In September, 1956, Josephine H. Adam, the plaintiff herein, filed a petition in the Circuit Court case seeking the appointment of a new trustee, an accounting from the deceased trustee and a construction of the will to determine the money due her thereunder. In the course of the proceedings the American National Bank and Trust Company was appointed successor trustee, an accounting was filed and approved for deceased successor trustee William N. Hurlbut and he and his estate were discharged from any liability as trustees. In the said decree the court construed the will of the testatrix and denied the claim of the petitioner Josephine H. Adam for any purported deficiency in income up to the date of the decree, and the court further decreed that the accumulated surplus income from time to time accruing in the administration of the trust estate has been properly accumulated for the benefit of the respondent children of William N. Hurlbut in accordance with subparagraph 2 of clause 5 of the will, and the American National Bank and Trust Company as successor trustee was authorized and directed to place in trust for the said children any remainder or surplus of income remaining in the hands of the said trustee at the end of any annual period after paying Josephine H. Adam the sum of $100 per month during the said year. This appeal is taken from that part of the decree which denies relief to the plaintiff and construes the will.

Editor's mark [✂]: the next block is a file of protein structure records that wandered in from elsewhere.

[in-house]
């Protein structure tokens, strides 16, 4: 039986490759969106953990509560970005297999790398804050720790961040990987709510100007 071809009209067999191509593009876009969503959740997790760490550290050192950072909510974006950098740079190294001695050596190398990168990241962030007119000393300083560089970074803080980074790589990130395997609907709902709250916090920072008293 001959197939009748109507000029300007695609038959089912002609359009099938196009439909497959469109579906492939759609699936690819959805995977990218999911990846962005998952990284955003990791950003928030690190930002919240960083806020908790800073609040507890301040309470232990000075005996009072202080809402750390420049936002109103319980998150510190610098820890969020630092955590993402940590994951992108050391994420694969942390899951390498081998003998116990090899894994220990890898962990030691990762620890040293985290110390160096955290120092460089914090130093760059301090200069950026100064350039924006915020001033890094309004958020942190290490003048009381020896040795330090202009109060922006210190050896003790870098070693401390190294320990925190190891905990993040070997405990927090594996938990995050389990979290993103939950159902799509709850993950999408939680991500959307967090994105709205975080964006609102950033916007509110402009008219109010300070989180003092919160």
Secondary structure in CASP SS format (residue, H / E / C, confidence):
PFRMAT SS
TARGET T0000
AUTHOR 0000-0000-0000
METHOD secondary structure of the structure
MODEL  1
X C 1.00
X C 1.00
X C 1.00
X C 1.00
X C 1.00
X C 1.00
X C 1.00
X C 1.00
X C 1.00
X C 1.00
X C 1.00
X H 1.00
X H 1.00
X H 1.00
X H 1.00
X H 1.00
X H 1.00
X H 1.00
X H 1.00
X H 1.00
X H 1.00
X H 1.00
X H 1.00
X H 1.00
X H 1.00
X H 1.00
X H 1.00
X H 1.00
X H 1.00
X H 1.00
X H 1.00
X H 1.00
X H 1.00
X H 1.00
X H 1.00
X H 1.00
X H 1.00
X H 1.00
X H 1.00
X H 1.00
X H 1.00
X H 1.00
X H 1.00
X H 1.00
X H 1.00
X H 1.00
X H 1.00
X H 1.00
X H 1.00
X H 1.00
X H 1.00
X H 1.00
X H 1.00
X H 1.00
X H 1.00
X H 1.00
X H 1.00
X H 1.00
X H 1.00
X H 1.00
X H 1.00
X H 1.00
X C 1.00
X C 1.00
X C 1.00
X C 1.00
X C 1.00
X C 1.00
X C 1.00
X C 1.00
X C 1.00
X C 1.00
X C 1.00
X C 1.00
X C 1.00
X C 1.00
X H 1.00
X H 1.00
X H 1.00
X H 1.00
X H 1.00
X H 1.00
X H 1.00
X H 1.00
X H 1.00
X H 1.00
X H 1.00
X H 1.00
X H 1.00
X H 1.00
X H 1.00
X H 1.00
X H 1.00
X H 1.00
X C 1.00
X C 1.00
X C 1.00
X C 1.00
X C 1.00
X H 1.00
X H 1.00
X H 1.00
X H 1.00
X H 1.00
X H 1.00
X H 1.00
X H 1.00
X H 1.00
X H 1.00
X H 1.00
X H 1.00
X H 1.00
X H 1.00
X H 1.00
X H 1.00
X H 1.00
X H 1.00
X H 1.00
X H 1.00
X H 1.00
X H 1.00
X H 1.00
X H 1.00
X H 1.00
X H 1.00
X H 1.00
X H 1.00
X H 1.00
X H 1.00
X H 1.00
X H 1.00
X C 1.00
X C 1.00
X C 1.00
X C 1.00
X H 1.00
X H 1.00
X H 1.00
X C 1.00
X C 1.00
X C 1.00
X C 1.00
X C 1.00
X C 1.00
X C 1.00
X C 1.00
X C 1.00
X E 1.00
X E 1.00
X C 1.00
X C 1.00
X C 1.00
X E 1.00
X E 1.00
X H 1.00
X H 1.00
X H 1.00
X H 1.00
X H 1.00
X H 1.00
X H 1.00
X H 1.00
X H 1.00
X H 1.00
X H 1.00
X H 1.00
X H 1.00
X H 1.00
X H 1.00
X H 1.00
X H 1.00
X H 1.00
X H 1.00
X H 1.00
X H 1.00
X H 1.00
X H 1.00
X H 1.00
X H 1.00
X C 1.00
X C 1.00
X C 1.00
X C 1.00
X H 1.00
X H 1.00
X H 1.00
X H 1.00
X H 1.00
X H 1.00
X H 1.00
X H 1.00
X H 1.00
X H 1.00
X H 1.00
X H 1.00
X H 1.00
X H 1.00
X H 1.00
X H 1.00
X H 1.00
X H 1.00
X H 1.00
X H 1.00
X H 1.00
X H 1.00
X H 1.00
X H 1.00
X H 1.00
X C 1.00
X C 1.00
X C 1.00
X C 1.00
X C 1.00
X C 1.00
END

Subparagraph two of the fifth clause of the will is as follows: